The farm flourished due to their lead in hops, corn, lettuce and onions – until eventually modern times caught up with them. The Neelys were doing well with their farm and post office, until the postmaster, David A. Neely, passed away. He passed his farm onto one of his eight children, James Neely.


A hops farming family in early Kent

Interstate 5 eventually had to be built. As it expanded, it ran through Kent Valley, eliminating a lot of the farming land in the area. The barn closed because of the new highway. The result: an awesome little bit of history fell into disrepair.  Now with the levee needing to run through the farm, all buildings on that stretch of land will need to be torn down or moved.

Over time, all the farms in the Kent Valley have disappeared as warehouses have sprung up over the past 50 years. This started with the construction of the Boeing Space Center in the 60s. Within the past few months, opened a massive distribution center. Kent, once known for agriculture, has become the 4th-largest warehouse distribution center in the United States.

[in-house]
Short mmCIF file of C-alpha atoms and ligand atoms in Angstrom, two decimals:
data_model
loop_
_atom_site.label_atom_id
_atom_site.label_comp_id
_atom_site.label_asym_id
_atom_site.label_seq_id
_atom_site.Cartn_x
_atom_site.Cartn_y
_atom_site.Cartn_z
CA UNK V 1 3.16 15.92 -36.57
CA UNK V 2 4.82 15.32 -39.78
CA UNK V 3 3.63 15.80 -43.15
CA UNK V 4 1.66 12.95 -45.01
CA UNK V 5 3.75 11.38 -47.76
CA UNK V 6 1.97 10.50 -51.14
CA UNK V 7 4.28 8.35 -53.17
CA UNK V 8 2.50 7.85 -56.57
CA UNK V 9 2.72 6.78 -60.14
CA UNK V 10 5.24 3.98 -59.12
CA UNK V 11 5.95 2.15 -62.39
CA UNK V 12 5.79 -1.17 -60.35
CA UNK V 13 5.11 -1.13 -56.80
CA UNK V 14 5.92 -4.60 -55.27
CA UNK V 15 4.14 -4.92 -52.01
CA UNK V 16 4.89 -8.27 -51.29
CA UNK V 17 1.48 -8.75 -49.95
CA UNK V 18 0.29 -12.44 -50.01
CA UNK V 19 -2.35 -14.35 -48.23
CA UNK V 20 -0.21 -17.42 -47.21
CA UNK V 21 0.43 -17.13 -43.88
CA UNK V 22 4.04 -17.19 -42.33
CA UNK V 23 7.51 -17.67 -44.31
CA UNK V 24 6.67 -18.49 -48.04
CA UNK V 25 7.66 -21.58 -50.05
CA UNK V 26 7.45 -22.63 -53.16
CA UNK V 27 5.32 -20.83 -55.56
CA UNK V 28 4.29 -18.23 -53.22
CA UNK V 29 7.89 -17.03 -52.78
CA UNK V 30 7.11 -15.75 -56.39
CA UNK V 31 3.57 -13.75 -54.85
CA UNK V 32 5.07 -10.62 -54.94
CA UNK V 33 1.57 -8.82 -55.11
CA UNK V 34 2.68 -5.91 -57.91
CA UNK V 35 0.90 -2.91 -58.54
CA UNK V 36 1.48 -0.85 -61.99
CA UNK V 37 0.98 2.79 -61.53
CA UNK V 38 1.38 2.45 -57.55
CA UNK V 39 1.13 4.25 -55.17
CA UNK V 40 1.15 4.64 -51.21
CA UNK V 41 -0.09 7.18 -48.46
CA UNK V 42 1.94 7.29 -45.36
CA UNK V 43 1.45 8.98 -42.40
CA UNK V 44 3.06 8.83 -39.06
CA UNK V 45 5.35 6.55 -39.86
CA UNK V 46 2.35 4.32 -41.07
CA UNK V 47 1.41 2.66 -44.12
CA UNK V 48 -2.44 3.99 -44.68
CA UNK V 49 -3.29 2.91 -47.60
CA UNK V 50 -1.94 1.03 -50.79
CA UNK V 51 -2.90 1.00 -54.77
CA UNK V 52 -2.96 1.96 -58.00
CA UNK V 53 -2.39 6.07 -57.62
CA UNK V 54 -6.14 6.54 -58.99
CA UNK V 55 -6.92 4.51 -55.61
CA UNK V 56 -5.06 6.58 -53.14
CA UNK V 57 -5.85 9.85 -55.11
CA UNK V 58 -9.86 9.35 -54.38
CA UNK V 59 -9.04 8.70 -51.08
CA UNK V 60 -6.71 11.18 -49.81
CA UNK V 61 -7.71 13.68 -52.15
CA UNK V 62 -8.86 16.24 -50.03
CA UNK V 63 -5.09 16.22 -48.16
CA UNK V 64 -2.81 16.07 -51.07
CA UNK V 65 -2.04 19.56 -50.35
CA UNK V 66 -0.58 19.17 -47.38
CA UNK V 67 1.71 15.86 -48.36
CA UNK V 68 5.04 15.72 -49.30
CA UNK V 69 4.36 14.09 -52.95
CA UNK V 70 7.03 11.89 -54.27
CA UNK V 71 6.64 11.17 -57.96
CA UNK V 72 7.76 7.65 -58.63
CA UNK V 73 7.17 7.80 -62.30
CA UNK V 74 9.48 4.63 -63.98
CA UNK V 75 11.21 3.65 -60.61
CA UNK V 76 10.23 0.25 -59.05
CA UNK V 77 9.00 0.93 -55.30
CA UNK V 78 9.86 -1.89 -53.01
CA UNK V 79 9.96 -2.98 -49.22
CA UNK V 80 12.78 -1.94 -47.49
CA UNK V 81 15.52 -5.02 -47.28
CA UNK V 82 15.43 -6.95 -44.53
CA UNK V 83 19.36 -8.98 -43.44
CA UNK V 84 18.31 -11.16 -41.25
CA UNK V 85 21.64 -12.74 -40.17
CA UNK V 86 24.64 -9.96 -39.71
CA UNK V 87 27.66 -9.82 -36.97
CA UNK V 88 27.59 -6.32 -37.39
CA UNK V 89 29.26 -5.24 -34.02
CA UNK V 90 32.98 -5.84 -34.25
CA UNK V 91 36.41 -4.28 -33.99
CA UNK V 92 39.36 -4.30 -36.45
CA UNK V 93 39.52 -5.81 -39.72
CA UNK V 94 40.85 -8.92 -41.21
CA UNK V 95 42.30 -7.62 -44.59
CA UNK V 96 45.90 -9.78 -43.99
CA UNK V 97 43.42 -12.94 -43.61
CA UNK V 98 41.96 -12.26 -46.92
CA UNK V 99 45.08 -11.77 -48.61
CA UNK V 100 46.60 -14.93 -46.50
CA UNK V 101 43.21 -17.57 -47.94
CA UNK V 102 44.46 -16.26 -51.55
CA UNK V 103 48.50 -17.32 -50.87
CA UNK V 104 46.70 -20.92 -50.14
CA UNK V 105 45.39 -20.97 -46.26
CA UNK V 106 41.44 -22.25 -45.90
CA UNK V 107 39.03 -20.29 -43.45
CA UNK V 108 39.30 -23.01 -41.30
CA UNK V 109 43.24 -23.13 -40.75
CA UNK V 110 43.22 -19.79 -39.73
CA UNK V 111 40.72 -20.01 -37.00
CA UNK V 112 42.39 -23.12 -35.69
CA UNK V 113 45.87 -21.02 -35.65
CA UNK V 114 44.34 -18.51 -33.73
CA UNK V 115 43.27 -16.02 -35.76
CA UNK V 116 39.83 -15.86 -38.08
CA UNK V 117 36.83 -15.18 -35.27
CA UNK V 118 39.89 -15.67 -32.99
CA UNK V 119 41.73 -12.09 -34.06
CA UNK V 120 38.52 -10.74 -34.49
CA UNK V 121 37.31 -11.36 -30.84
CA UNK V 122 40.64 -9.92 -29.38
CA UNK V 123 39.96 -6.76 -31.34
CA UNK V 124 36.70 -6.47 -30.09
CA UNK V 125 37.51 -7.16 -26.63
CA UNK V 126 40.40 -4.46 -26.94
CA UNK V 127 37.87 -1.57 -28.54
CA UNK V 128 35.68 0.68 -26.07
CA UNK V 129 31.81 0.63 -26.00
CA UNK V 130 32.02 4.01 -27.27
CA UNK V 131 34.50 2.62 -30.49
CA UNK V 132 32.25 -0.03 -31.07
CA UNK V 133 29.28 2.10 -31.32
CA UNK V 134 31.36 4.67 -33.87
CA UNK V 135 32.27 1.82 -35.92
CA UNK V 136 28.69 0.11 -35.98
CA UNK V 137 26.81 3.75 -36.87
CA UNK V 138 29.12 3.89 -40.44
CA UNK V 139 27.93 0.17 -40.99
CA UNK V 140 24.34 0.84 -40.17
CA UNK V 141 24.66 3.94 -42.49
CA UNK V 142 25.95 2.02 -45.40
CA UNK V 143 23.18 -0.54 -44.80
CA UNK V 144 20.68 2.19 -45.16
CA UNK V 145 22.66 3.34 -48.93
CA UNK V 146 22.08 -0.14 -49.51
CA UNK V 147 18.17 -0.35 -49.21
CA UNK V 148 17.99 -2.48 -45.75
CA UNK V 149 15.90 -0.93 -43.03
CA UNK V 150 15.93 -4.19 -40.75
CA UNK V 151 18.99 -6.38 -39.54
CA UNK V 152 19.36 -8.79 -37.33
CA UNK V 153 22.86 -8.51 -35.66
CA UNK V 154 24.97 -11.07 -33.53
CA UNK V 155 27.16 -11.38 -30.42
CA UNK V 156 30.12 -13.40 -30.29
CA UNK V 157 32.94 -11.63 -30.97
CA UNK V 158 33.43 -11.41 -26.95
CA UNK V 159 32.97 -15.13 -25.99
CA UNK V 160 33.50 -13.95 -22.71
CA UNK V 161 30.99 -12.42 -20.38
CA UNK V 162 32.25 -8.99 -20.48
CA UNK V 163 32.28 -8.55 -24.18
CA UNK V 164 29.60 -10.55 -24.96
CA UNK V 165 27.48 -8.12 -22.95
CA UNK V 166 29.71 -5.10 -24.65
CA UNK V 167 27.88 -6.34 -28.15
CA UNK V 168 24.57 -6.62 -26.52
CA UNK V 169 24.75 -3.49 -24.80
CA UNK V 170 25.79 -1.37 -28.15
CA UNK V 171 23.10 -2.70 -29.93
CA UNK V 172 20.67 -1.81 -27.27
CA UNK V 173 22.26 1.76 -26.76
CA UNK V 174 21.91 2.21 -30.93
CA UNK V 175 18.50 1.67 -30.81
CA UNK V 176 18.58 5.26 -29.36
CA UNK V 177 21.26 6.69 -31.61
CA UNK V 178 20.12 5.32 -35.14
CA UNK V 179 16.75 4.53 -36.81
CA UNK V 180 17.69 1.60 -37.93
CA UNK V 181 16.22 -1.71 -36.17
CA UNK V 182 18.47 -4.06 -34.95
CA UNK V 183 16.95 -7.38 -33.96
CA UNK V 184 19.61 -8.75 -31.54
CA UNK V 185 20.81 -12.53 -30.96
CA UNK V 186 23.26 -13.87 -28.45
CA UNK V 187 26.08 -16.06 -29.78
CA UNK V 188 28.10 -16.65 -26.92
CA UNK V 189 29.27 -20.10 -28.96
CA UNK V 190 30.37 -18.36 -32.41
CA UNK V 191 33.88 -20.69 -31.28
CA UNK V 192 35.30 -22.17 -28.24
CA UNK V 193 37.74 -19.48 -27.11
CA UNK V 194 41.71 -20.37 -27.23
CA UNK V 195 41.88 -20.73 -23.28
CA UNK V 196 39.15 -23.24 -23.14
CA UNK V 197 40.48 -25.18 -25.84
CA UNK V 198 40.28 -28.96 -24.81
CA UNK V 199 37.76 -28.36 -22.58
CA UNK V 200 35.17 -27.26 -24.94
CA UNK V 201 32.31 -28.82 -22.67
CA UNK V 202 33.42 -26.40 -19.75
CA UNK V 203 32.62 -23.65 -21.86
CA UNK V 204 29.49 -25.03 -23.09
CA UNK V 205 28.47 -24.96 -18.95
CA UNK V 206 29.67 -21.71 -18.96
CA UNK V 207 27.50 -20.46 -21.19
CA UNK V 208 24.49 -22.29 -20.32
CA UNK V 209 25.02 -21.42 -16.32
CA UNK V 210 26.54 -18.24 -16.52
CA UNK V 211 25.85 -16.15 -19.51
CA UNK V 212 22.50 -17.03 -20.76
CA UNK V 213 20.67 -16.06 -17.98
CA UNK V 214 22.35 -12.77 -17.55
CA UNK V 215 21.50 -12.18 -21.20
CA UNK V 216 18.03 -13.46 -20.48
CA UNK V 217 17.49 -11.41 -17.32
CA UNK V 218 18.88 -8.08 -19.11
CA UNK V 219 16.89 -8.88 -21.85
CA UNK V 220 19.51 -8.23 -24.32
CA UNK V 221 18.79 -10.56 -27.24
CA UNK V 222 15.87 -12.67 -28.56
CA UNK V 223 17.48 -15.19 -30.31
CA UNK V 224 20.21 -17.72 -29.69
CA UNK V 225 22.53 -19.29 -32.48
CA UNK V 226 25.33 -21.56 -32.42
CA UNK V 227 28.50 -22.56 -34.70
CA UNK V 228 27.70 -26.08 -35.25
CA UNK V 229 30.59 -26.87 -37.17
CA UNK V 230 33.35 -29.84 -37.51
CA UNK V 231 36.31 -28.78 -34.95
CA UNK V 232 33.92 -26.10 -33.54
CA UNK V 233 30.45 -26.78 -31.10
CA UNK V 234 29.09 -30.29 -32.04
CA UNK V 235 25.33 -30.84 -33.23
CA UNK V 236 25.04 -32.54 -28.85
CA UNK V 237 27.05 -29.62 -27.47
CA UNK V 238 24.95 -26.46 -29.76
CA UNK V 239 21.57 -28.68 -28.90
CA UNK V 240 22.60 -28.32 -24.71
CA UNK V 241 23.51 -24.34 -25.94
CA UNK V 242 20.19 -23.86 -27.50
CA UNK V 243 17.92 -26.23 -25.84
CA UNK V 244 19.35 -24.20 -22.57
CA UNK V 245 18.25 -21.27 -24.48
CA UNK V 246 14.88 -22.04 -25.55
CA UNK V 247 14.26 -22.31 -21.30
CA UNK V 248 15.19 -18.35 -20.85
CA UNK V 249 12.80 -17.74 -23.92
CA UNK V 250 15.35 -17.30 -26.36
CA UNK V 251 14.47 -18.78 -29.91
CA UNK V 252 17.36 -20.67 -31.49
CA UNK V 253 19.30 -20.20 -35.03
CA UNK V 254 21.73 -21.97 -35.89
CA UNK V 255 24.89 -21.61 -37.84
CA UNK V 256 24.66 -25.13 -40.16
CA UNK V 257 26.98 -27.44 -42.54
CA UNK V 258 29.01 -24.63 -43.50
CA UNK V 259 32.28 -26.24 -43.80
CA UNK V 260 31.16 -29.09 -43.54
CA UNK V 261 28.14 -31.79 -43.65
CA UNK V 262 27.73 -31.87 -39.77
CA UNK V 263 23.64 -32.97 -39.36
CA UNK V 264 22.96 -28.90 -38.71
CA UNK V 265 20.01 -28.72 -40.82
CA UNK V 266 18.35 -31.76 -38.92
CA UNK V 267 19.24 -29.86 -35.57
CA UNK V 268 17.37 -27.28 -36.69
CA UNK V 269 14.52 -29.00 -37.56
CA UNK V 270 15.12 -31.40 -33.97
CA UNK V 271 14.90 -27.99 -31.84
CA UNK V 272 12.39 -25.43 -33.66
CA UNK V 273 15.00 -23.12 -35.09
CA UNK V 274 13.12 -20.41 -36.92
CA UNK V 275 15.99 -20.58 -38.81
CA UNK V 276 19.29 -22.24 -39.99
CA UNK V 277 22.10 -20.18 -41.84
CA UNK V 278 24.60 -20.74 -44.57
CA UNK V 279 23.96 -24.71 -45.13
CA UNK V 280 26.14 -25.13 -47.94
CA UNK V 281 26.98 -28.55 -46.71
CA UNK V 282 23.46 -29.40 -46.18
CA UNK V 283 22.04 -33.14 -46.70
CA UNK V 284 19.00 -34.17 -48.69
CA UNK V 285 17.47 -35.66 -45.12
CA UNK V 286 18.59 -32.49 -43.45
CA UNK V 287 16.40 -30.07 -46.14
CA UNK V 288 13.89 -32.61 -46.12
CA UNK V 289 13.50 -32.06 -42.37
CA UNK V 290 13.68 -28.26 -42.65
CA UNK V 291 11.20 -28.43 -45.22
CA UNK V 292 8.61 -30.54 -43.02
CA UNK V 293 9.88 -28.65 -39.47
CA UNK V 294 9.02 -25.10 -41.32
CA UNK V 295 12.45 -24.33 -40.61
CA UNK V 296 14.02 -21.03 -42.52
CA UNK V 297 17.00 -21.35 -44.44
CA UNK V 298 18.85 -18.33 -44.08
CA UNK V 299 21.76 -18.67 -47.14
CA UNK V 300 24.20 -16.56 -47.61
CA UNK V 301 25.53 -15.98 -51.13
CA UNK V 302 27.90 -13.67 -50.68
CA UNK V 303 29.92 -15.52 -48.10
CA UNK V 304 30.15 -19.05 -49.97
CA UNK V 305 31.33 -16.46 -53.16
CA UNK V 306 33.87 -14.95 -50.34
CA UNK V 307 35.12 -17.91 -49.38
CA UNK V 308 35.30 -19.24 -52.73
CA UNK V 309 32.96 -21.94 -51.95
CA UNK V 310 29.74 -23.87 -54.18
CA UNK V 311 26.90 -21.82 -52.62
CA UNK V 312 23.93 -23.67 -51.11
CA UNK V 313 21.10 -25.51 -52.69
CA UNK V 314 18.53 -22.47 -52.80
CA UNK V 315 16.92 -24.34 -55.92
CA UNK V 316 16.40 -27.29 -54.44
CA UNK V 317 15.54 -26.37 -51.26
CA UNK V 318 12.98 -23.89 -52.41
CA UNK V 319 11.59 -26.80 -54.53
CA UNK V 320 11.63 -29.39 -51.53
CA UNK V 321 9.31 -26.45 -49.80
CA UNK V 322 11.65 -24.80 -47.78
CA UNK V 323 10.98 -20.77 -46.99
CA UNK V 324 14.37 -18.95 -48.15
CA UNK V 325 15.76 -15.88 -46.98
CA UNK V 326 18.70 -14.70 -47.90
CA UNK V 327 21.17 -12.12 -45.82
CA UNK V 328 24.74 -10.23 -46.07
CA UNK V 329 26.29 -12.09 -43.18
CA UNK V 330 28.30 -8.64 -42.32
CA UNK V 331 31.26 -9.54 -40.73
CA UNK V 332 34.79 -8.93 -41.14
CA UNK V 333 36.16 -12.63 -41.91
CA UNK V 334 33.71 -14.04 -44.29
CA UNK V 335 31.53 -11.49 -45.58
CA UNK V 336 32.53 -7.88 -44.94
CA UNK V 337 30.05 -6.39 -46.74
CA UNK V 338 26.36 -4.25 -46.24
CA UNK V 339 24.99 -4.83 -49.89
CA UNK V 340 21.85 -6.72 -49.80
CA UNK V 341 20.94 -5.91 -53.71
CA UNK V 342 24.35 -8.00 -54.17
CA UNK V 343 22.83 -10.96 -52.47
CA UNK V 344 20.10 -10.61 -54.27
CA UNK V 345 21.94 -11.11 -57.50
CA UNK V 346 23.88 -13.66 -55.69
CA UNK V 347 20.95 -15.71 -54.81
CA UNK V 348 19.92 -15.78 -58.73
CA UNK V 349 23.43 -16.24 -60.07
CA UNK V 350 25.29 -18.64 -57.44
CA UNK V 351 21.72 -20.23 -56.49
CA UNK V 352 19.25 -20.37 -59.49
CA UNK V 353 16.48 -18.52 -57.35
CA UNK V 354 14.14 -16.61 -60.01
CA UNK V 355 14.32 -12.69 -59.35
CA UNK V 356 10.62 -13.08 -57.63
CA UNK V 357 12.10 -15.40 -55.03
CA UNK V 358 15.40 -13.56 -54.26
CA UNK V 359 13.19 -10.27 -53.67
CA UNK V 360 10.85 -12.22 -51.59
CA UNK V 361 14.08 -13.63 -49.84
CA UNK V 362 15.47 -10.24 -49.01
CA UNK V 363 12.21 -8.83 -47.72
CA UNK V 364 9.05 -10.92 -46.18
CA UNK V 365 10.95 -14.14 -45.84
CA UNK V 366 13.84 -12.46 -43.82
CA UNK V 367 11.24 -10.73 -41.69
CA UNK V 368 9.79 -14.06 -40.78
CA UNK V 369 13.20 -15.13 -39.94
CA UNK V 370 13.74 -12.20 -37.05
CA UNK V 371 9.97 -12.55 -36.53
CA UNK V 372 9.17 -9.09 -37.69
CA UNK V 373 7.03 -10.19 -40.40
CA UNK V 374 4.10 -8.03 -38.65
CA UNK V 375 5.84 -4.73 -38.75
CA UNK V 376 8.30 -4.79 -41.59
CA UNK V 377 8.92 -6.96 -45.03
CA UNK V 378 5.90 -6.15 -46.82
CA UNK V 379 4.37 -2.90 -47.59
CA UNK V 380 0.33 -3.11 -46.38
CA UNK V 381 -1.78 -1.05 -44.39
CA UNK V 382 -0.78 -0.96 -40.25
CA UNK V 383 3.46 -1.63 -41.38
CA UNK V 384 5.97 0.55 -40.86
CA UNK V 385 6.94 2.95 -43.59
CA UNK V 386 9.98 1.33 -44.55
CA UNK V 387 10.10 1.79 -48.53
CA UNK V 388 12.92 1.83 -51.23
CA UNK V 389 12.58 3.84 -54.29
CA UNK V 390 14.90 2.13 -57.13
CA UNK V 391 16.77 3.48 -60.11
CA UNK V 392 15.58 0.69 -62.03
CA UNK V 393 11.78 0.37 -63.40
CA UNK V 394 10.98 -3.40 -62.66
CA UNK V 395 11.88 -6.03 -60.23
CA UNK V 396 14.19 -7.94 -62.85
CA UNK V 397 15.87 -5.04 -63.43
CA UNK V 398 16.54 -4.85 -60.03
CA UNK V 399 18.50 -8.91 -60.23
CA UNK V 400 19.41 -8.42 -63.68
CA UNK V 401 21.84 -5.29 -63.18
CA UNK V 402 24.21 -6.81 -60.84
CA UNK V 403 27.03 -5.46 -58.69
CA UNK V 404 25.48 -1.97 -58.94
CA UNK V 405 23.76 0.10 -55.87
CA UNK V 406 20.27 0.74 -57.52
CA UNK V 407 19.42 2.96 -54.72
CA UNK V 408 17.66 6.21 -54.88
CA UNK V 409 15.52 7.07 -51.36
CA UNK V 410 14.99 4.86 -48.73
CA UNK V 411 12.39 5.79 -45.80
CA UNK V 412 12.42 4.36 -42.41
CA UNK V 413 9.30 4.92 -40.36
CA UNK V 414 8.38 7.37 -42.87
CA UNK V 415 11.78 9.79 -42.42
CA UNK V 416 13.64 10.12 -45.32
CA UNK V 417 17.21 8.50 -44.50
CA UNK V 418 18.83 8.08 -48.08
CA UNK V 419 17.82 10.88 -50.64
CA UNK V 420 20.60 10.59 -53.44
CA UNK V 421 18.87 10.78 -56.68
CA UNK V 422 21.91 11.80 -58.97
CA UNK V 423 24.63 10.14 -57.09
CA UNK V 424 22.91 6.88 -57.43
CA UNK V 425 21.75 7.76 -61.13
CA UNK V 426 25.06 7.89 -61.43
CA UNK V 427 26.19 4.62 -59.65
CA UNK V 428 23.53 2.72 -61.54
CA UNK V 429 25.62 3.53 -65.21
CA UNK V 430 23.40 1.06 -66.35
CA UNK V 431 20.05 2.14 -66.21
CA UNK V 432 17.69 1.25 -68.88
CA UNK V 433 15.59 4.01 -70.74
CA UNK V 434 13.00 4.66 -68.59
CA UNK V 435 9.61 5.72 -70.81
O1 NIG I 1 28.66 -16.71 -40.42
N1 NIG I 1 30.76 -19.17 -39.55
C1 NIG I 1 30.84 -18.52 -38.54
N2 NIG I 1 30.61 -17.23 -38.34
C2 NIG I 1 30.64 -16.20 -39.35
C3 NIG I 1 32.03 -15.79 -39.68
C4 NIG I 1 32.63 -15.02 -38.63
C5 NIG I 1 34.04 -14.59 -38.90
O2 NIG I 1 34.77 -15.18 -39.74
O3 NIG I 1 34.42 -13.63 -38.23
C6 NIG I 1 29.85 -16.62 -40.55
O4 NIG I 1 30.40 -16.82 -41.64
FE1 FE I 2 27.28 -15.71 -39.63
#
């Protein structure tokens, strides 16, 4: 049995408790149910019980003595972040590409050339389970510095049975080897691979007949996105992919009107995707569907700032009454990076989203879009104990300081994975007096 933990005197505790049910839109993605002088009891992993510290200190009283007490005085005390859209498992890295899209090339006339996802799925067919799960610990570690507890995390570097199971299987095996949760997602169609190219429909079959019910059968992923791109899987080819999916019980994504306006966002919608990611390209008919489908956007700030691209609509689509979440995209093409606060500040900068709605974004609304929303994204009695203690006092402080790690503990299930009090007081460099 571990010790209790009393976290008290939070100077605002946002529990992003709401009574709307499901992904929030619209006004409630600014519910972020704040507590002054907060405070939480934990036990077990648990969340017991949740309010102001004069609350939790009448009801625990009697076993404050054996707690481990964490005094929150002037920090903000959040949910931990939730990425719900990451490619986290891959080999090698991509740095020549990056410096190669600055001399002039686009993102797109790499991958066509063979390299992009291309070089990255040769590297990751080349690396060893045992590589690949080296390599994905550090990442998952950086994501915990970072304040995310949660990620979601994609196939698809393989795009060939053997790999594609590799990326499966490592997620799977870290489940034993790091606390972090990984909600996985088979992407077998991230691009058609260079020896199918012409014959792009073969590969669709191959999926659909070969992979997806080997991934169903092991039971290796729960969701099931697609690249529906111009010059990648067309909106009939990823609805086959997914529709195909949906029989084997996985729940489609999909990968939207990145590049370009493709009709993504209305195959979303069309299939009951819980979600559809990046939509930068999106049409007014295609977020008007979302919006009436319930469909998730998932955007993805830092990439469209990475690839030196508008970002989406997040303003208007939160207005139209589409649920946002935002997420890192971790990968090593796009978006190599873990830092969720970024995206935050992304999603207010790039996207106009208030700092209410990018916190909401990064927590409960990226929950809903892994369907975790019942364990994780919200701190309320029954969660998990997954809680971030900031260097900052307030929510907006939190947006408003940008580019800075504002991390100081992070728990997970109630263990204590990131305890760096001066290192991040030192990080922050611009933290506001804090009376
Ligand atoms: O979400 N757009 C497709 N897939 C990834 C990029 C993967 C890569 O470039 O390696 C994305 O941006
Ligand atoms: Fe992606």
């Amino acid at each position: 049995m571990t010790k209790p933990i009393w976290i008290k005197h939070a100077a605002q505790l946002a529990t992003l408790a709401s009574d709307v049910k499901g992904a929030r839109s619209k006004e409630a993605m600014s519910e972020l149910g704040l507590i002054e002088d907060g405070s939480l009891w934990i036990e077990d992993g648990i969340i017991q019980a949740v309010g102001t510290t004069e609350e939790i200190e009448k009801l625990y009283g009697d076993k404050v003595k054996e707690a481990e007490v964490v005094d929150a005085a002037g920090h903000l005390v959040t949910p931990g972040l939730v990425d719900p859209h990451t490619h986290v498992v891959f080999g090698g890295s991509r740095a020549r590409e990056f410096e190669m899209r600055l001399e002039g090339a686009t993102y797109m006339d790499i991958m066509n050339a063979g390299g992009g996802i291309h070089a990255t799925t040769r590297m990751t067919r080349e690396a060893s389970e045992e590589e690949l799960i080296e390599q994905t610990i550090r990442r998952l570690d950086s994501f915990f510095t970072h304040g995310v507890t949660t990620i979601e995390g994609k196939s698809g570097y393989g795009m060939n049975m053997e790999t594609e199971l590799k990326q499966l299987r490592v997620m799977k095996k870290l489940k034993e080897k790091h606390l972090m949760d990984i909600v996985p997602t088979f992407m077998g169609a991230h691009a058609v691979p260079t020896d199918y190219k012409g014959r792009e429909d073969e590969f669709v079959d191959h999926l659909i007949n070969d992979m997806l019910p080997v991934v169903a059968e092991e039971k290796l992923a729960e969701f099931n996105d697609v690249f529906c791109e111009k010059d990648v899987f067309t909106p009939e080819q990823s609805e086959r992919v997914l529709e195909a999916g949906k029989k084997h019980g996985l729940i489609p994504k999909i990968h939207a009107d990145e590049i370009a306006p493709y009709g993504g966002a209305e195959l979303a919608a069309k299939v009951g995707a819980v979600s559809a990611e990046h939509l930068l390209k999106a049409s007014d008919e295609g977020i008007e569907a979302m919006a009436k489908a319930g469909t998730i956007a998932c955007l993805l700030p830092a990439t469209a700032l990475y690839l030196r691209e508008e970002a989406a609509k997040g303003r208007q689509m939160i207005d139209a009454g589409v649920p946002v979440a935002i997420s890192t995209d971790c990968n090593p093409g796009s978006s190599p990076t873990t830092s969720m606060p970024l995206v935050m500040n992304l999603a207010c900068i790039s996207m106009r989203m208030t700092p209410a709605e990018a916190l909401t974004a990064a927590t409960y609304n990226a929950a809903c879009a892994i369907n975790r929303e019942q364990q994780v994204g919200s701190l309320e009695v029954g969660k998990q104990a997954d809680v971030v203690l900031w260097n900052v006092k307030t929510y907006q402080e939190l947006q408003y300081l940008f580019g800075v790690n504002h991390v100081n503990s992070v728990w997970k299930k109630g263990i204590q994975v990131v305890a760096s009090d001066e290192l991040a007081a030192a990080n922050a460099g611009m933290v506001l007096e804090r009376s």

Amazon Distribution Center - Kent

Amazon’s new Kent distribution warehouse, less than a half-mile away from the Dvorak Barn

As a former 4H-er I am proud of the farm lands in Washington State. All Washingtonians are proud of our farm lands. It’s a big disappointment to all of the local farm owners to see this barn be condemned.

One way of saving the barn would be to move it. Sharon Bersaas, long-time Kent resident, has advocated for this option in order to preserve this legacy. “Our history has a wonderful story and using the Barn for an interpretive center we would be able to tell our story to future generations,” said Bersaas.